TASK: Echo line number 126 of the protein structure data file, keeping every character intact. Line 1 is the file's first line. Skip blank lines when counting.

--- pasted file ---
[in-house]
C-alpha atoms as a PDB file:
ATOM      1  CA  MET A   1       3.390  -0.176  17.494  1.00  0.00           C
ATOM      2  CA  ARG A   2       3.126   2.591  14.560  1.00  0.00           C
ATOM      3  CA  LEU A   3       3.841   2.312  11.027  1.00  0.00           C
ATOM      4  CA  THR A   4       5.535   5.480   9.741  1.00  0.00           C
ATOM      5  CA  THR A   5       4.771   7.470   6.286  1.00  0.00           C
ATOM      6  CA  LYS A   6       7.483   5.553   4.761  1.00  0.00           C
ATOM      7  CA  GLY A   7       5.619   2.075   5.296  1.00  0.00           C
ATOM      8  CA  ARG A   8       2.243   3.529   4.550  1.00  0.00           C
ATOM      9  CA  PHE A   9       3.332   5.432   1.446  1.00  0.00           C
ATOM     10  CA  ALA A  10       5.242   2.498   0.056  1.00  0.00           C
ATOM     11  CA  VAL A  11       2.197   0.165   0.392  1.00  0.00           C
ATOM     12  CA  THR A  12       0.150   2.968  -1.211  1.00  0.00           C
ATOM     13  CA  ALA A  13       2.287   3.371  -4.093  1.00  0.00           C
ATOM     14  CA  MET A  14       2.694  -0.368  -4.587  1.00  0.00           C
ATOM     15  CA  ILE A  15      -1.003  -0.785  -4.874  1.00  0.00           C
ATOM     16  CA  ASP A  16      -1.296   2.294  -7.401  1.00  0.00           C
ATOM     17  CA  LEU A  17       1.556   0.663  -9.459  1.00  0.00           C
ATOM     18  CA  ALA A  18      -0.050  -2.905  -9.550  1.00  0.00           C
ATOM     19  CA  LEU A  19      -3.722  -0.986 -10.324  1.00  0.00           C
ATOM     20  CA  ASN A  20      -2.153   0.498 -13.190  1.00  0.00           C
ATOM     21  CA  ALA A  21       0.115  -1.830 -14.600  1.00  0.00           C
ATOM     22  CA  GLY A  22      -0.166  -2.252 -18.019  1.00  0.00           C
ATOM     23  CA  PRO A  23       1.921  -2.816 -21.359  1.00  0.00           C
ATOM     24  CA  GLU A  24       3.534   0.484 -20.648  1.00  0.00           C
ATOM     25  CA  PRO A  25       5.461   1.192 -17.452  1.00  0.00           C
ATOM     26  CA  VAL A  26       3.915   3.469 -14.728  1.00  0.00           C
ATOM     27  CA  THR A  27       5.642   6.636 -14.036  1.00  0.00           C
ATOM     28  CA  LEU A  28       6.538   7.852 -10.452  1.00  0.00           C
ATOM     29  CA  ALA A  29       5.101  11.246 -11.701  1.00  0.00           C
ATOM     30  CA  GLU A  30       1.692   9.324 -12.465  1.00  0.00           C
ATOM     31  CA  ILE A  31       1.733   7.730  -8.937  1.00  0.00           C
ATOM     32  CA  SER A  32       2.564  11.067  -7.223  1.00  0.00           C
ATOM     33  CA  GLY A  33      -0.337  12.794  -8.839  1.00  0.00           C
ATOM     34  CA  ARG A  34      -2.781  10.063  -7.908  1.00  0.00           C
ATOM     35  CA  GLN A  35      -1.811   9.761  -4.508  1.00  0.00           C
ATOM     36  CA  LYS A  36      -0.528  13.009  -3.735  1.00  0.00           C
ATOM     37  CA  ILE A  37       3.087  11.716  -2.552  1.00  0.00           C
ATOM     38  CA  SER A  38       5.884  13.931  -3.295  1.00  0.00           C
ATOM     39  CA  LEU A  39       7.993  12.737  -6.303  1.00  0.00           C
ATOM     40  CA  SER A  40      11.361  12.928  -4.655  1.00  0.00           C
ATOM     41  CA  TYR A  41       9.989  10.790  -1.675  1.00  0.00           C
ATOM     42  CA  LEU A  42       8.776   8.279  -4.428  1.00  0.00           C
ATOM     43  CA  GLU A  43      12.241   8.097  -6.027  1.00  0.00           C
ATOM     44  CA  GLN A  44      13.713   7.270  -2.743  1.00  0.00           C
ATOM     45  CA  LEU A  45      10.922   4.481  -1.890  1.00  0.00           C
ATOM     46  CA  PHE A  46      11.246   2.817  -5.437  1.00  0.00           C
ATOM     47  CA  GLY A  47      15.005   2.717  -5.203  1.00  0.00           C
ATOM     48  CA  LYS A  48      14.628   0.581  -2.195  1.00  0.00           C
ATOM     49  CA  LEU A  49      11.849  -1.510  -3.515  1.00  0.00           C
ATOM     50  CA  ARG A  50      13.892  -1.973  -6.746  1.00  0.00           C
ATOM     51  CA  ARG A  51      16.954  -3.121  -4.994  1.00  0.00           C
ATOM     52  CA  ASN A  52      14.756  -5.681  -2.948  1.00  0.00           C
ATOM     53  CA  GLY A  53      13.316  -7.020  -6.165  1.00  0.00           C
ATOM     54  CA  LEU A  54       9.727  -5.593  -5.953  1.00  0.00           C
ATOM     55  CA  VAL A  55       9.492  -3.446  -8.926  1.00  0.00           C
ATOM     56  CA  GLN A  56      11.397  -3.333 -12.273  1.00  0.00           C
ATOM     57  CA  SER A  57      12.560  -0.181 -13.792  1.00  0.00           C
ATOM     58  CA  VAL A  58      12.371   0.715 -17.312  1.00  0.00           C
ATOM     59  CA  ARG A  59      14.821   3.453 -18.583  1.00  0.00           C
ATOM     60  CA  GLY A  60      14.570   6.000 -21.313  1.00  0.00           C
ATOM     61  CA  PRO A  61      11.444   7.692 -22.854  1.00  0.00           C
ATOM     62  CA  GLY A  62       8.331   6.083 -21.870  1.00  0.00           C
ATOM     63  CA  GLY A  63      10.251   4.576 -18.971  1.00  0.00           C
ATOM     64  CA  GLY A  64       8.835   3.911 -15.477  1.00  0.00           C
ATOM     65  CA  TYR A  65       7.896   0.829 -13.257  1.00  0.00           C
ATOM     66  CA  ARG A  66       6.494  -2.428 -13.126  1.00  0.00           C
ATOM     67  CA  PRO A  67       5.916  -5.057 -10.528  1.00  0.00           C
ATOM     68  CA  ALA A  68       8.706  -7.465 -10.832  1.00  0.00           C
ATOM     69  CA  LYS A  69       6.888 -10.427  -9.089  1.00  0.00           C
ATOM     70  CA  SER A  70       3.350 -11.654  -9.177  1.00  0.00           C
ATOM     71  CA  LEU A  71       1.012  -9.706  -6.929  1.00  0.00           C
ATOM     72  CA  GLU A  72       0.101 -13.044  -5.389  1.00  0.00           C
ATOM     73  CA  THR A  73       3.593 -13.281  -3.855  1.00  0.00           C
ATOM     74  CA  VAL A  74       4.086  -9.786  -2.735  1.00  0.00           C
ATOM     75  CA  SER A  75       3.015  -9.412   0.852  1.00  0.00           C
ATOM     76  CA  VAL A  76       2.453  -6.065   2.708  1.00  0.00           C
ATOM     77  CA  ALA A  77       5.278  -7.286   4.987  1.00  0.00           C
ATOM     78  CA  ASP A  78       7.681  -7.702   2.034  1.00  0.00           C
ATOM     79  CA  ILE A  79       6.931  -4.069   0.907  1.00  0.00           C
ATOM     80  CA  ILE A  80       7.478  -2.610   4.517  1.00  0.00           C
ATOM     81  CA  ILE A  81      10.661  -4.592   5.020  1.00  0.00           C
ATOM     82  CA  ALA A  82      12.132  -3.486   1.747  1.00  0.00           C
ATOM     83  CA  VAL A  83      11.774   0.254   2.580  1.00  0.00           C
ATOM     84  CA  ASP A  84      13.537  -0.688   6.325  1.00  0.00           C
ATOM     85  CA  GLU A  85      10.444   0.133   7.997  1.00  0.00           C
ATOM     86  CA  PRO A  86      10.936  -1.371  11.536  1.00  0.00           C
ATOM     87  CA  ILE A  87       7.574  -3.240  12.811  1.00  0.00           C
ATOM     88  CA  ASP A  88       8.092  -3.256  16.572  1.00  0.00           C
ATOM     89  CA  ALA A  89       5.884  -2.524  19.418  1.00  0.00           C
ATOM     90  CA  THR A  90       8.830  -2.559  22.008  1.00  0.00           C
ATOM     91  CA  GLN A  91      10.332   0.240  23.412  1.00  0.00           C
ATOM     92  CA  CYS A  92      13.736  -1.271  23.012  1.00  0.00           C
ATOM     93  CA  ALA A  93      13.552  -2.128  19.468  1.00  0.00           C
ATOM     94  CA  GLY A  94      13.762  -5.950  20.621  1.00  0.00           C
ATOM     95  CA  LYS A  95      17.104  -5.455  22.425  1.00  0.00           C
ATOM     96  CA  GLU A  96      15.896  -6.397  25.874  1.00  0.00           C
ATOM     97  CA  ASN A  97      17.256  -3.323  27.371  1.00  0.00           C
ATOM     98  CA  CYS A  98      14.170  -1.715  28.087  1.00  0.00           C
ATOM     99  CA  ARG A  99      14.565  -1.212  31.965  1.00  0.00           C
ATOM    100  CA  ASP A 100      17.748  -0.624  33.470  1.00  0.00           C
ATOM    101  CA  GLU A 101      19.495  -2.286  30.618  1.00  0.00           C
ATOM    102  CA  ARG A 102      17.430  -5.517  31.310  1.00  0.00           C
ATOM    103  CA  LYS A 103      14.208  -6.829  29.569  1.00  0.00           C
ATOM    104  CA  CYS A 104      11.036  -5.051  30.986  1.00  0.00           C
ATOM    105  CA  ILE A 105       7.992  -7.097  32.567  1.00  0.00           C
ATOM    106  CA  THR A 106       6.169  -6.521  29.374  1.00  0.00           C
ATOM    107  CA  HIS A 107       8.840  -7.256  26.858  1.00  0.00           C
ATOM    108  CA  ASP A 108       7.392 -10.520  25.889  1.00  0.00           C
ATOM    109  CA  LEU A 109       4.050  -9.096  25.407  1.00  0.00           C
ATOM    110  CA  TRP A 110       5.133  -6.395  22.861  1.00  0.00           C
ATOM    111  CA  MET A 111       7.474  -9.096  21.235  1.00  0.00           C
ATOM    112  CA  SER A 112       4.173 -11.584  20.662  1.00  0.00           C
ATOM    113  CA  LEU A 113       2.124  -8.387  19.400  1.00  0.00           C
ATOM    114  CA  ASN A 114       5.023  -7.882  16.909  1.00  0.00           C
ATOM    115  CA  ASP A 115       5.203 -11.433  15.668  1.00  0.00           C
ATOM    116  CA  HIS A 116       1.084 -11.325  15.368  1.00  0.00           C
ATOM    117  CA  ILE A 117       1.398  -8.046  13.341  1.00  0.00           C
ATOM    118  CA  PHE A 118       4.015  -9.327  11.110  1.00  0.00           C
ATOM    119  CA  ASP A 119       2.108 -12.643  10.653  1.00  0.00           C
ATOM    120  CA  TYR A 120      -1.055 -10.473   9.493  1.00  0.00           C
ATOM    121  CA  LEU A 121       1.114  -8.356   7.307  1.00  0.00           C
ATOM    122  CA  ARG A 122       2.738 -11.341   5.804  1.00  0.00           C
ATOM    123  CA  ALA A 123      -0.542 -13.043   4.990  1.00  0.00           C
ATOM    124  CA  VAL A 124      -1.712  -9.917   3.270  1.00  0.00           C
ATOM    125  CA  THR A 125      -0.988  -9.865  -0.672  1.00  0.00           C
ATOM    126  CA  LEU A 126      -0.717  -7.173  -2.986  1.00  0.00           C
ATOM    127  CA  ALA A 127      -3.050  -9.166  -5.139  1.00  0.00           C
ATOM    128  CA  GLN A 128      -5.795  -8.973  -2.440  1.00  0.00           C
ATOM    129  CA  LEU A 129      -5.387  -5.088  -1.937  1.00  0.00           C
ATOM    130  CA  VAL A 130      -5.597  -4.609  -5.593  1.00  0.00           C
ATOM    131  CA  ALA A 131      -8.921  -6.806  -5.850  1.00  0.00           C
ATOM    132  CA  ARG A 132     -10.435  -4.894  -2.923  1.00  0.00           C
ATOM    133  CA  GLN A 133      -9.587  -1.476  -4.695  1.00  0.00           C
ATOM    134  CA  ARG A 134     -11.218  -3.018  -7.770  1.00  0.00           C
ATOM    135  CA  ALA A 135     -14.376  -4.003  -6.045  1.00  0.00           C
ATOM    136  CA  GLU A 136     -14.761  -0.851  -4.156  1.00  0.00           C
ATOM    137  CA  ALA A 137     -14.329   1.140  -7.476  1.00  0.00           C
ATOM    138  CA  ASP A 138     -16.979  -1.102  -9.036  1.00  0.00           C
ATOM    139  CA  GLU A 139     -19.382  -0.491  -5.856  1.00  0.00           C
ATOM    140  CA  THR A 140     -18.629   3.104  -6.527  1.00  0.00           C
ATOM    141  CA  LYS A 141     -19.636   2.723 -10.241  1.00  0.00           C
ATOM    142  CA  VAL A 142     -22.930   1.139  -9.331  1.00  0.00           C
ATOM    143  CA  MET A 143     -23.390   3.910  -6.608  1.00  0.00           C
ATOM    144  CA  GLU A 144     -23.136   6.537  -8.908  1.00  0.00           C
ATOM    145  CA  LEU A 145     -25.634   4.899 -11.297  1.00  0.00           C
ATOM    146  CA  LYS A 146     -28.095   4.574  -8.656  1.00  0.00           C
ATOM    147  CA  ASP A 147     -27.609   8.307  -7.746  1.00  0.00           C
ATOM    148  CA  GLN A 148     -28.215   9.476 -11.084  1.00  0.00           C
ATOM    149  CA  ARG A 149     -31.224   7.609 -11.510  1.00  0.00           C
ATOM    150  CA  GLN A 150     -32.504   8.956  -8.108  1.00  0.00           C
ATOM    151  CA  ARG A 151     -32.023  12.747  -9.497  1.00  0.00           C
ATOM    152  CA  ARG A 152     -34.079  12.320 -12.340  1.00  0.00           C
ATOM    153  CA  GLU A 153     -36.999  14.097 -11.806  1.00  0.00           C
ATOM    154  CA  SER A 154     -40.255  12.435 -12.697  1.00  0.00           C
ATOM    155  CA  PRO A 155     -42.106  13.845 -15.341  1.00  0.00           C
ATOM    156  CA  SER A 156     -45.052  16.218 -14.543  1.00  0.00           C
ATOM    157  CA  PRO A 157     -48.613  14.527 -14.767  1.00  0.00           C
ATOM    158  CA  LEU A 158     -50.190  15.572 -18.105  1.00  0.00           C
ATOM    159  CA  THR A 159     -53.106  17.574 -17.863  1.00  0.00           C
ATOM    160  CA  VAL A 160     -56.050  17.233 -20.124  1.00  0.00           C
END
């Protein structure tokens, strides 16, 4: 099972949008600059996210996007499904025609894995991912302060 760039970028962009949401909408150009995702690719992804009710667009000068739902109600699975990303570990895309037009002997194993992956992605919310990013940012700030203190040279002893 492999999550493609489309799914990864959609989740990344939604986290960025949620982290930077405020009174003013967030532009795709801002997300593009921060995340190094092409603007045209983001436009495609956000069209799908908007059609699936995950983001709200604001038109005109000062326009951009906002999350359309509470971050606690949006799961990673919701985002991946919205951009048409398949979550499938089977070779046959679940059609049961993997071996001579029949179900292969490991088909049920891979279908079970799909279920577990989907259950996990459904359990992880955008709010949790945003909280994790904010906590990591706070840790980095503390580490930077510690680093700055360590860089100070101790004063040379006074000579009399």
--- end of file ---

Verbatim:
ATOM    124  CA  VAL A 124      -1.712  -9.917   3.270  1.00  0.00           C